People who have a later-than-average start to puberty due to their genetic makeup tend to have lower bone mineral density, especially in their lower spine, according to a study published in the Journal of Bone and Mineral Research.
This may have lifelong effects on bone health, increasing a person’s risk of osteoporosis and bone fractures later in life, because adolescence is a critical period for accruing bone.
“If an individual is genetically programmed for later puberty, we found that he or she tends to have lower bone mineral density during childhood as well as in adulthood,” said geneticist Dr Struan F. A. Grant, one of three scientists from Children’s Hospital of Philadelphia (CHOP) who co-led the study.
Scientists already knew that later puberty was linked to lower bone mineral density, and that both are risk factors for osteoporosis. This study was the first to analyse the associations between genetic determinants of puberty timing and measurements of bone mineral density, said CHOP, reporting on the research.
The study drew on data from the Bone Mineral Density in Childhood Study (BMDCS), which included bone and growth measurements during annual visits for up to seven years in over 2,000 healthy children, adolescents and young adults.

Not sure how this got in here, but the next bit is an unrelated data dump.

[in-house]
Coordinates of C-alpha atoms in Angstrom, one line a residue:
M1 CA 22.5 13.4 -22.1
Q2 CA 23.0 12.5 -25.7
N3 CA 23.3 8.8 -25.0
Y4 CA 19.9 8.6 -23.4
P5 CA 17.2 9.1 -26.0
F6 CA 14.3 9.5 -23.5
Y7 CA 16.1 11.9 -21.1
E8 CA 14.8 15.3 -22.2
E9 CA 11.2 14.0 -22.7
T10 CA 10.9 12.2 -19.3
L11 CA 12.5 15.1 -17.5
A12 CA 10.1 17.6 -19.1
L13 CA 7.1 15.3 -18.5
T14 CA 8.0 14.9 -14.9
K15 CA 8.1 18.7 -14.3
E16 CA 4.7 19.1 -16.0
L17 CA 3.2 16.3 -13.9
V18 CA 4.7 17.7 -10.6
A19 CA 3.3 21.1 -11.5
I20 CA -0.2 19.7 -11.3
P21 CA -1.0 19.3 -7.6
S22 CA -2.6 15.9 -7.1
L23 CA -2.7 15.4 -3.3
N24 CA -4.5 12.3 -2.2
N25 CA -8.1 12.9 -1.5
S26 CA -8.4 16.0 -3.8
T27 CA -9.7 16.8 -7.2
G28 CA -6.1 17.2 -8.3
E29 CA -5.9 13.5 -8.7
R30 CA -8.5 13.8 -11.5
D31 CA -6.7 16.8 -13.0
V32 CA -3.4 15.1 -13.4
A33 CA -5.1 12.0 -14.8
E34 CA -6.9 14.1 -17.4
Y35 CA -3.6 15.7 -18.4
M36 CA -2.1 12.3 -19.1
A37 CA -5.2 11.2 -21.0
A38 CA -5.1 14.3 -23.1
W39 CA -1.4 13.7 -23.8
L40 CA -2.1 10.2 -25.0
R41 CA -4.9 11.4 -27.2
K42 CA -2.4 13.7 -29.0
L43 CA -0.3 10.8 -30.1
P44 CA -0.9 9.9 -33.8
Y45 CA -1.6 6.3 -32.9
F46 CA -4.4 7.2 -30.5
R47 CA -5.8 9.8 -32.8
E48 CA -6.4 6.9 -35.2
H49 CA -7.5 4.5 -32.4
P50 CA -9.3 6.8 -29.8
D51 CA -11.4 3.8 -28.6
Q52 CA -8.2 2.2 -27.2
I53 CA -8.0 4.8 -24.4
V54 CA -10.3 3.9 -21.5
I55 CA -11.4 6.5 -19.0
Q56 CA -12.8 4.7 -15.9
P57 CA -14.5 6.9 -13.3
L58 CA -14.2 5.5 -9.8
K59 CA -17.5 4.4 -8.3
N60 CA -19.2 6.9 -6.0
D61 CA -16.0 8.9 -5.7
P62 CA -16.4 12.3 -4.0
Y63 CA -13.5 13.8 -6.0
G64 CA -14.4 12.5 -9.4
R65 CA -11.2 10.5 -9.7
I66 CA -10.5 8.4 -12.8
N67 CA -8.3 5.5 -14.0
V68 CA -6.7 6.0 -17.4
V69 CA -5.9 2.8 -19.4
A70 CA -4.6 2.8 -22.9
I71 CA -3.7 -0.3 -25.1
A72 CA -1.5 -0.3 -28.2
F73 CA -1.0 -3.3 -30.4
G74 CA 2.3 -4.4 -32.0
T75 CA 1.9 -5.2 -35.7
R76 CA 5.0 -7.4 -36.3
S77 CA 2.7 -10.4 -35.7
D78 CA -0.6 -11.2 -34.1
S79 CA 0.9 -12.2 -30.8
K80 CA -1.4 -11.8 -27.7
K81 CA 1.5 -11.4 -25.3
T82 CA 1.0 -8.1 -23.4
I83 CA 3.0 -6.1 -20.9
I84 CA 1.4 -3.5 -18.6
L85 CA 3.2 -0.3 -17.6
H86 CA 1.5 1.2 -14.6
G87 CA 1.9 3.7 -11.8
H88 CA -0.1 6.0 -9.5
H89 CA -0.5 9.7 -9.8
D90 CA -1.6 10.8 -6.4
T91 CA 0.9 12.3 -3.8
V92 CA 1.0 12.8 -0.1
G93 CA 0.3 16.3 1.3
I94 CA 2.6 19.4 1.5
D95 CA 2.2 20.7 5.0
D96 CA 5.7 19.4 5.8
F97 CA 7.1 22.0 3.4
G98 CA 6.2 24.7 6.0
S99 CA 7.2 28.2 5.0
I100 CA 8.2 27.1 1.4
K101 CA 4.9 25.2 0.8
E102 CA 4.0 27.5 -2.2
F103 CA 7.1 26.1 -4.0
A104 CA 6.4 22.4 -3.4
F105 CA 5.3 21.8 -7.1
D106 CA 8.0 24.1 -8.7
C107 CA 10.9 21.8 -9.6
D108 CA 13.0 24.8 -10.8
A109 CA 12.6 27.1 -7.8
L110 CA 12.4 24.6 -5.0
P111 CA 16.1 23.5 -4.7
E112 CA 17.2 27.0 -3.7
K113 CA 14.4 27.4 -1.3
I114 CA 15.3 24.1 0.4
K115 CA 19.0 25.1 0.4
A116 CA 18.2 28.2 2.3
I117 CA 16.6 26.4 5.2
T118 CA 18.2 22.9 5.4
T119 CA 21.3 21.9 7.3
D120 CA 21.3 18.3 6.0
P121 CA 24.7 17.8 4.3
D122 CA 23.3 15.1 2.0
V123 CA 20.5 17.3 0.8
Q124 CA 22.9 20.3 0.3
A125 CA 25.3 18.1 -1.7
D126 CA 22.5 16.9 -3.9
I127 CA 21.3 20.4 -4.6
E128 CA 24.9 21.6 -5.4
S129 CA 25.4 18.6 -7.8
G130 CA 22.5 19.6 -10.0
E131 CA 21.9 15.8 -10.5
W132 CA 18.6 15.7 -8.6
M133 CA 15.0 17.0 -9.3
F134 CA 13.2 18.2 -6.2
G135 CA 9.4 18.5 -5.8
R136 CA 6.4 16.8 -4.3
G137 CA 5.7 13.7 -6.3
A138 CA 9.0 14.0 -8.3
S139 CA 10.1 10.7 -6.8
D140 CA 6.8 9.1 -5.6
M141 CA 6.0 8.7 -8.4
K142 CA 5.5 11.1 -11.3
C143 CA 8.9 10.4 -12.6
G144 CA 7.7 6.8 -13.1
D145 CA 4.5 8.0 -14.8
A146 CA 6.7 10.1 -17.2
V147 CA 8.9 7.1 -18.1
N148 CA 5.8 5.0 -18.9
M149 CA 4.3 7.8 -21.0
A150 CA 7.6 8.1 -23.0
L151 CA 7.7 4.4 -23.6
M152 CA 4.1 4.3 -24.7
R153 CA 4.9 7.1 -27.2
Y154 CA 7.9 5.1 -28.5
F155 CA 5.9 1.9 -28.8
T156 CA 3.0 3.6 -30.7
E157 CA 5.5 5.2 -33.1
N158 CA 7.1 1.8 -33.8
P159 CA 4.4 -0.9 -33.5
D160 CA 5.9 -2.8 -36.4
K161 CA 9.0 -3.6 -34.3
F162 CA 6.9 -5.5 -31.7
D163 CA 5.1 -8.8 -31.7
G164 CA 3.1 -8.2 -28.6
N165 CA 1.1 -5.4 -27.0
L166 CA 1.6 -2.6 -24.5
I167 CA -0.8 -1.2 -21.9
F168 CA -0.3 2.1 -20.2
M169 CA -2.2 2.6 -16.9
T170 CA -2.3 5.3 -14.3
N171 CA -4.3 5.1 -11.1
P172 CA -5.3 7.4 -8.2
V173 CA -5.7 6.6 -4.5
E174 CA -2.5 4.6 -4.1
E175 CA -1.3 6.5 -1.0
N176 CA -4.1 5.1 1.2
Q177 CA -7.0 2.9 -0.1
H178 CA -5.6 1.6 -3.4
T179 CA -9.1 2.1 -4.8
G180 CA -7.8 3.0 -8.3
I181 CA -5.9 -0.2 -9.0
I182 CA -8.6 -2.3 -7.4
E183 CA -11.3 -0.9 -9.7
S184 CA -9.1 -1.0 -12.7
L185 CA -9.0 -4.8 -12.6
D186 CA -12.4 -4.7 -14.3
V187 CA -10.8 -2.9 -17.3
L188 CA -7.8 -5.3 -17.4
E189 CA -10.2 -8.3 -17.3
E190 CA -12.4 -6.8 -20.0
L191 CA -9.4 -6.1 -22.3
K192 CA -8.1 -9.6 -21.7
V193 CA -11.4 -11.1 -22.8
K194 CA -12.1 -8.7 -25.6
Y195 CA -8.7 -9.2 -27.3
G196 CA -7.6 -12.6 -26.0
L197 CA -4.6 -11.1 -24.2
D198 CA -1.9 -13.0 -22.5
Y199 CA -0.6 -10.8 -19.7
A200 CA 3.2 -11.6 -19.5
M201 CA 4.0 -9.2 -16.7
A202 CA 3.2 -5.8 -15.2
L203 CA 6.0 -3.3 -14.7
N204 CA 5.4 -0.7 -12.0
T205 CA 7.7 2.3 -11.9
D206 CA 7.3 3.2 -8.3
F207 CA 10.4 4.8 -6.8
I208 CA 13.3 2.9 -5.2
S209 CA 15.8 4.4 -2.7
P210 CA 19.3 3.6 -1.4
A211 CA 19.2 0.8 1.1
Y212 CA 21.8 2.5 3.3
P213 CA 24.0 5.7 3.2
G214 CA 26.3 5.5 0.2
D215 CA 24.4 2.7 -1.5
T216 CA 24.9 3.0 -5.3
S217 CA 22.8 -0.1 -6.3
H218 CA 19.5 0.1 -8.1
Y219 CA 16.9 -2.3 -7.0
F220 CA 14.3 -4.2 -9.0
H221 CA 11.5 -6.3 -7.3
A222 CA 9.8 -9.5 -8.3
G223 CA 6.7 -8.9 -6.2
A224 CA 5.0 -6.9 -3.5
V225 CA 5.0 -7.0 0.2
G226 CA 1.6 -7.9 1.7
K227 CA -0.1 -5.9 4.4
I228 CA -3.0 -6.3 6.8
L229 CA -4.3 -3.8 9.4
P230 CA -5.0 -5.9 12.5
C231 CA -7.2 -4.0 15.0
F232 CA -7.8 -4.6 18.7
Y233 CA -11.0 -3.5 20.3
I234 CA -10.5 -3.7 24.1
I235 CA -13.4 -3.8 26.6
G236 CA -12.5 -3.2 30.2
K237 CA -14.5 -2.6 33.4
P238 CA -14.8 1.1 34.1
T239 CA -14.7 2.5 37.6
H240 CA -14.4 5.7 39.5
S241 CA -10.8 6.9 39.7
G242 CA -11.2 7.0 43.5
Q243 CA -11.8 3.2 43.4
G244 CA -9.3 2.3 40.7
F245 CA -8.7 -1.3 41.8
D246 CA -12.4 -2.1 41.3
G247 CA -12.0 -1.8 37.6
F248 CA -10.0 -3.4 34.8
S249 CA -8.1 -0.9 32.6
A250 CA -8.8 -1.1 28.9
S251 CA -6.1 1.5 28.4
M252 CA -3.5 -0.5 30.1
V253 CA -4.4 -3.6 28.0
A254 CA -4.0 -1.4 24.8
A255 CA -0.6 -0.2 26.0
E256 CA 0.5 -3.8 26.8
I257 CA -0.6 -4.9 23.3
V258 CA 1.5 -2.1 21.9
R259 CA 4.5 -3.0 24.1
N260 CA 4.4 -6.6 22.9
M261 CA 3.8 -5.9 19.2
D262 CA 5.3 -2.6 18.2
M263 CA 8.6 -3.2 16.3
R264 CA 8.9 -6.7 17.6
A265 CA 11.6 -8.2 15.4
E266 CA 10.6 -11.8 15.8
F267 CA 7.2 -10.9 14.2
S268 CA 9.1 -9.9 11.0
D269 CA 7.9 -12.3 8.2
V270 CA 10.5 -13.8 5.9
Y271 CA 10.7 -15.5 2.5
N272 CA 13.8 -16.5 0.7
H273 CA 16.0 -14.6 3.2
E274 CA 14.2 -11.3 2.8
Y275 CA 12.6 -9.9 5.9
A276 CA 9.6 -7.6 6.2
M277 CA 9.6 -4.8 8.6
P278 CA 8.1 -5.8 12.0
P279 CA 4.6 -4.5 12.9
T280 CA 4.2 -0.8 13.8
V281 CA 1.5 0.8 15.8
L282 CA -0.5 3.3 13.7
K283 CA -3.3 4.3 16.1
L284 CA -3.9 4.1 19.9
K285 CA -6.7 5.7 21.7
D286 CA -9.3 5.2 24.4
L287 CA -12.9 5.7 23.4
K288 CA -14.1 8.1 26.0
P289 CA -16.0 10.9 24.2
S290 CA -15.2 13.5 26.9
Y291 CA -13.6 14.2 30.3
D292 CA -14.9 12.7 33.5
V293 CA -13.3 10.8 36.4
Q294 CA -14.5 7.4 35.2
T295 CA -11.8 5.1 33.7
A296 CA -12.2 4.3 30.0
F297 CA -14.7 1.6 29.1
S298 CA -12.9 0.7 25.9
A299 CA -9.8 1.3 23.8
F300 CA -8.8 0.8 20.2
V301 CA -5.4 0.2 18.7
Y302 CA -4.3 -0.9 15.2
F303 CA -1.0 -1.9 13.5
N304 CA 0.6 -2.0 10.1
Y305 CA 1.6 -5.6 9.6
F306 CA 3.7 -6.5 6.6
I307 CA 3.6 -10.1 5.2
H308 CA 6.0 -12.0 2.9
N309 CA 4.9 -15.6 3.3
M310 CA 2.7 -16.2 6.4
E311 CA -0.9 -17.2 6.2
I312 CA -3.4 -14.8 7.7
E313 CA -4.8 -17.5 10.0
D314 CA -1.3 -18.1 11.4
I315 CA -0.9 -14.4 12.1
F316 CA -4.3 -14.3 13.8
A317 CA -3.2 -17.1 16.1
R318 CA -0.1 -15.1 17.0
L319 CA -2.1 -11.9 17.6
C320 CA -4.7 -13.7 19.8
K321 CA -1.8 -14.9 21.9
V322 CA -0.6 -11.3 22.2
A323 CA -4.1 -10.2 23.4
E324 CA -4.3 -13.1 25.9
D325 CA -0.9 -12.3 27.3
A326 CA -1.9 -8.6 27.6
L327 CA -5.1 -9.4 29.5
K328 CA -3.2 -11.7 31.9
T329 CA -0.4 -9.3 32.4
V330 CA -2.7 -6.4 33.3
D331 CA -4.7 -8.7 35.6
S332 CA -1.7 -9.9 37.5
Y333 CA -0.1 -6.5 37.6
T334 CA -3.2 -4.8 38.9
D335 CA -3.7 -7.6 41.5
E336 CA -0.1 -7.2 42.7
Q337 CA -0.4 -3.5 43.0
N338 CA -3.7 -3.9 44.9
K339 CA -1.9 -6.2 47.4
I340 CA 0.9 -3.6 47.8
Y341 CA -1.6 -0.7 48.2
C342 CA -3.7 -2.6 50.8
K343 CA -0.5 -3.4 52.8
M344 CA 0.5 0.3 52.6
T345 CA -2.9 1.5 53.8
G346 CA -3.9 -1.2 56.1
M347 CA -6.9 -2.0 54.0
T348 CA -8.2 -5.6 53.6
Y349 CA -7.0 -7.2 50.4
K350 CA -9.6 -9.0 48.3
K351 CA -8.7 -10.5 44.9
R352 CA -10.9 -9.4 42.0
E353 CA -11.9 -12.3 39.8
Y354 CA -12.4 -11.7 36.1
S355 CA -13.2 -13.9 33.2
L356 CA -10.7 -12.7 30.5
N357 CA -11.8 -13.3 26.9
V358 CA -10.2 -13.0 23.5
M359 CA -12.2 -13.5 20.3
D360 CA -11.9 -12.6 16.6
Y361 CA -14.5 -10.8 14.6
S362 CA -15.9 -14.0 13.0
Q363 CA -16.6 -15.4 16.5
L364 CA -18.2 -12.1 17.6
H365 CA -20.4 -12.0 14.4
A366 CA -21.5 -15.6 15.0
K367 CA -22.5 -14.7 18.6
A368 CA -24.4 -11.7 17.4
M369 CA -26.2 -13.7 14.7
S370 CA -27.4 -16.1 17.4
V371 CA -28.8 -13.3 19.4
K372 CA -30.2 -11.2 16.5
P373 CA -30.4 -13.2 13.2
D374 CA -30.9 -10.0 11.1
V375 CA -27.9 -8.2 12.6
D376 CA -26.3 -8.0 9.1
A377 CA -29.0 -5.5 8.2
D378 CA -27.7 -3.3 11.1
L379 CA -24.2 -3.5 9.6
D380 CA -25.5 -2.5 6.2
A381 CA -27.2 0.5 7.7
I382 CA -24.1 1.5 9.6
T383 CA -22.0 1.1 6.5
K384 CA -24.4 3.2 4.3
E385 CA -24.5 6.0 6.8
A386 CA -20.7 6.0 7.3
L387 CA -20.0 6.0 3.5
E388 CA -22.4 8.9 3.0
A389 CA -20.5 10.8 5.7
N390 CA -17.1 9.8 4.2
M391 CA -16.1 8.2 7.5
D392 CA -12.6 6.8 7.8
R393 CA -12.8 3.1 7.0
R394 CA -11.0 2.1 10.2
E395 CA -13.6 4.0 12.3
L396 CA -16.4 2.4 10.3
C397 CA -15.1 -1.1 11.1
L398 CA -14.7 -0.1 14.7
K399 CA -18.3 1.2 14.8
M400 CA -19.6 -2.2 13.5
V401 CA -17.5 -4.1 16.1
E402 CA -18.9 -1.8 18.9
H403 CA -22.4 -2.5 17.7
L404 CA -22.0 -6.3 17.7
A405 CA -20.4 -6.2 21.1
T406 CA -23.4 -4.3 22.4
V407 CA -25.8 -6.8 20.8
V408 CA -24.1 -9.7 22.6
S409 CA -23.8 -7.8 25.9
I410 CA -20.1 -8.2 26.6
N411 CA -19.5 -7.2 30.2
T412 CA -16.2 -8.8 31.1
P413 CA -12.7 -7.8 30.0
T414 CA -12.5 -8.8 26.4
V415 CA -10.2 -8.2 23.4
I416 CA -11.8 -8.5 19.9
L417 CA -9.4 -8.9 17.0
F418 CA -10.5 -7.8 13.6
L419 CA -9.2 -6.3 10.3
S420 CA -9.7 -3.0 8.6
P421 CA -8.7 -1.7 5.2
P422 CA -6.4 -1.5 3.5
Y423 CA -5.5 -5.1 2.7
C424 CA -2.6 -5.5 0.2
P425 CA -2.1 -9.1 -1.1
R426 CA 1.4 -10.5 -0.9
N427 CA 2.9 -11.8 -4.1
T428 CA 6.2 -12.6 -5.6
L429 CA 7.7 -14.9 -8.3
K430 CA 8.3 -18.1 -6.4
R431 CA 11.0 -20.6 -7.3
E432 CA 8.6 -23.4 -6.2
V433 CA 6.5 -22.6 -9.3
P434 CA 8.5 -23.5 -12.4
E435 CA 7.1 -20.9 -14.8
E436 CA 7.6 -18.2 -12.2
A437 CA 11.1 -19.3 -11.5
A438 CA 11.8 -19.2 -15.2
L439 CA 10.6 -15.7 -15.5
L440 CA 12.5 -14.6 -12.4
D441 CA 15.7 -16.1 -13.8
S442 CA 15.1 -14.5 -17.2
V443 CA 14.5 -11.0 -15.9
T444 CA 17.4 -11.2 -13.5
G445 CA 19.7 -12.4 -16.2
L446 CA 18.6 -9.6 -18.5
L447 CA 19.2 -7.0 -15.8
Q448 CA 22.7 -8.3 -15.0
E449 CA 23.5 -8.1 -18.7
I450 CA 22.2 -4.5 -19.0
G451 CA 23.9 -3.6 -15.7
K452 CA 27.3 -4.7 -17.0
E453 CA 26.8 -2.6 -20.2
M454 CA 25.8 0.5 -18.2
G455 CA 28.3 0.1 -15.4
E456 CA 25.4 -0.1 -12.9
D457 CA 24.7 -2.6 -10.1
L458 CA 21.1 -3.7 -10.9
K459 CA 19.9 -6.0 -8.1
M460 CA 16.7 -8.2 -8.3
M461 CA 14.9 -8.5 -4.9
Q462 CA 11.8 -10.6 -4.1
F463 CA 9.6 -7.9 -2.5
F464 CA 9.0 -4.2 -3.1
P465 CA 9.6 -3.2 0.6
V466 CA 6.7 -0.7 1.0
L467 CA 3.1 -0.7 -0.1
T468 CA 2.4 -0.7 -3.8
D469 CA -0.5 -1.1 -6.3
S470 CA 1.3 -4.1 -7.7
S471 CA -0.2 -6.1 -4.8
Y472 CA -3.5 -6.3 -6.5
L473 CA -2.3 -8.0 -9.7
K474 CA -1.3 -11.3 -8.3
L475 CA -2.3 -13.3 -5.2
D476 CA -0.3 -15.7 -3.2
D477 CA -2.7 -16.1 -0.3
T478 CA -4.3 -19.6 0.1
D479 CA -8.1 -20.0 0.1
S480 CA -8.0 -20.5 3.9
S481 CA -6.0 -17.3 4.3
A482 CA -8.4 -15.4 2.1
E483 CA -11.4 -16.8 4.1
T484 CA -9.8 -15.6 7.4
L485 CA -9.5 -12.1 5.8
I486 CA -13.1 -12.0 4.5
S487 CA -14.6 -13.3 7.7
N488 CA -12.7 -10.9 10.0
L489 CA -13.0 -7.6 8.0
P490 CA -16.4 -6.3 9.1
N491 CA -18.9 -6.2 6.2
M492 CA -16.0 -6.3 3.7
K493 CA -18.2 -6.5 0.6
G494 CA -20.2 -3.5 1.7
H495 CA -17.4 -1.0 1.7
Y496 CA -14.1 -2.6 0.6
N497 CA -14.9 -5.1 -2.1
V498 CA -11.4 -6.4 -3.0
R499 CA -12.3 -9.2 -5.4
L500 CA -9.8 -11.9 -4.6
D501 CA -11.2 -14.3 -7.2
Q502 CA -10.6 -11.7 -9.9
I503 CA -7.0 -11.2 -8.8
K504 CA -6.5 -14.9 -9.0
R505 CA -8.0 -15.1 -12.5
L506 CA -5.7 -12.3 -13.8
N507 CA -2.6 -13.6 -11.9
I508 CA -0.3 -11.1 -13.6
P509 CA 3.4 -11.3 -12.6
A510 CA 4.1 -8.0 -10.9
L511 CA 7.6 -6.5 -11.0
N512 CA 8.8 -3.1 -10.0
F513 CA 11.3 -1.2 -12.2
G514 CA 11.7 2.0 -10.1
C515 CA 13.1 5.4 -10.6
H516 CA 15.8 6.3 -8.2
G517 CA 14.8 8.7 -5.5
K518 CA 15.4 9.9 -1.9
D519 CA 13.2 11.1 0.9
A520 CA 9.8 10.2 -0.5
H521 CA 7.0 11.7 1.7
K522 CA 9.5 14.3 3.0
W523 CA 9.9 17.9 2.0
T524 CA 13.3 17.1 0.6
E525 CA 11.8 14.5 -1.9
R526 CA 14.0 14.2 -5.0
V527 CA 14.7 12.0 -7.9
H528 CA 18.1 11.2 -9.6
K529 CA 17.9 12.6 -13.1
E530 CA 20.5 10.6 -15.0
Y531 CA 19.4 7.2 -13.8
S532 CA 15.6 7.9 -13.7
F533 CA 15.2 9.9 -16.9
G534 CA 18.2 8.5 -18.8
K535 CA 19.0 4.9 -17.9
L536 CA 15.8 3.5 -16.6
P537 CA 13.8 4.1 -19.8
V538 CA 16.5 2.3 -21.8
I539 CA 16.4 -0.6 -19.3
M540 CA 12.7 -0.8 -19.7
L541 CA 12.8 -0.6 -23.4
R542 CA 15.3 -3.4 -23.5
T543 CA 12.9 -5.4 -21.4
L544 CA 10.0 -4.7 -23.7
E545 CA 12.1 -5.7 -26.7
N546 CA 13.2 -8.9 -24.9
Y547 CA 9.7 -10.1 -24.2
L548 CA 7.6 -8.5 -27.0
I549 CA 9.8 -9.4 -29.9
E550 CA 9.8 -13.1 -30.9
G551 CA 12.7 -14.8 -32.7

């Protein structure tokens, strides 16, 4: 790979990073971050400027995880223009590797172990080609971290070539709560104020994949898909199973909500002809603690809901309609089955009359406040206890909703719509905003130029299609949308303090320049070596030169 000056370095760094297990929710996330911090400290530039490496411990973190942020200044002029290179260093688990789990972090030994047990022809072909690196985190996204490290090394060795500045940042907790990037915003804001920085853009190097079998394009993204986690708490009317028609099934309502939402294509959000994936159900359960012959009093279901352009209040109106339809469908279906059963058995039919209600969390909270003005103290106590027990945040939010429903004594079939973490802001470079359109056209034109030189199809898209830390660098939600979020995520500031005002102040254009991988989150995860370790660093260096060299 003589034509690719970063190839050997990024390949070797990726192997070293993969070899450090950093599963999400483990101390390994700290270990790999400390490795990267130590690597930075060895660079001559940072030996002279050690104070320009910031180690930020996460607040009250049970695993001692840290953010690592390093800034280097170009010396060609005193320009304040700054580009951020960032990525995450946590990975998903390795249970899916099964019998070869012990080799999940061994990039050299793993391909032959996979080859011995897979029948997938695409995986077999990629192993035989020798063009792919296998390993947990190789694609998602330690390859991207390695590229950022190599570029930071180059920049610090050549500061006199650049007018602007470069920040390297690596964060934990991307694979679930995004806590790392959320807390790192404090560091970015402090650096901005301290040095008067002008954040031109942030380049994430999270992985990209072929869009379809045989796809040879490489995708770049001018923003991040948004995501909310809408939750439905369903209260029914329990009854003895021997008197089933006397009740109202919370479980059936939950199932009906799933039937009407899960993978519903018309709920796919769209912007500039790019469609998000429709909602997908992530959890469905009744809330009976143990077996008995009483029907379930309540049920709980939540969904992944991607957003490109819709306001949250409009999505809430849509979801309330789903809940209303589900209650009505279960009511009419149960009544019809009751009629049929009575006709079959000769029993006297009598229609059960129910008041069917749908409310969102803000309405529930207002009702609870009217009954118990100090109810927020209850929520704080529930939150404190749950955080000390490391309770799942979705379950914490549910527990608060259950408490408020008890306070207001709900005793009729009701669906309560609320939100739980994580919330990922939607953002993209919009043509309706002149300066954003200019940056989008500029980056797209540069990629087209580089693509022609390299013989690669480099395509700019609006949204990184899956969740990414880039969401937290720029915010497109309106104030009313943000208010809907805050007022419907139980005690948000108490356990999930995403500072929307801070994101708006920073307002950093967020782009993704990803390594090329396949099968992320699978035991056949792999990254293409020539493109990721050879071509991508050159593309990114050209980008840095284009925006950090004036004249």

Using a tool called a “genetic risk score” (GRS), which enables collective study of a group of genetic variants in one go, the team looked for associations between genetic variants associated with later puberty in children, and bone mineral density measurements.
For both boys and girls, the GRS for later puberty was associated with lower bone mineral density in a longitudinal cohort of 933 individuals who each had up to seven assessments, and in a cross-sectional cohort of 486 individuals. The results varied according to the part of the skeleton where bone mineral density was measured, with lowest density in the lower back and hip bones.
In a separate analysis, the team found that later puberty caused lower bone mineral density in both adult men and adult women. They also detected a strong causal effect in adolescent girls, although no causal relationship was seen for adolescent boys. This may be because the number of boys in the analysis was not large enough to show a significant effect.
“Now that we are aware of the risks to lifelong bone health if someone is genetically predisposed to later puberty, we can work on strategies such as promoting weight-bearing physical activity, to optimise bone density during skeletal development,” said Dr Babette S. Zemel, another co-leader of the study.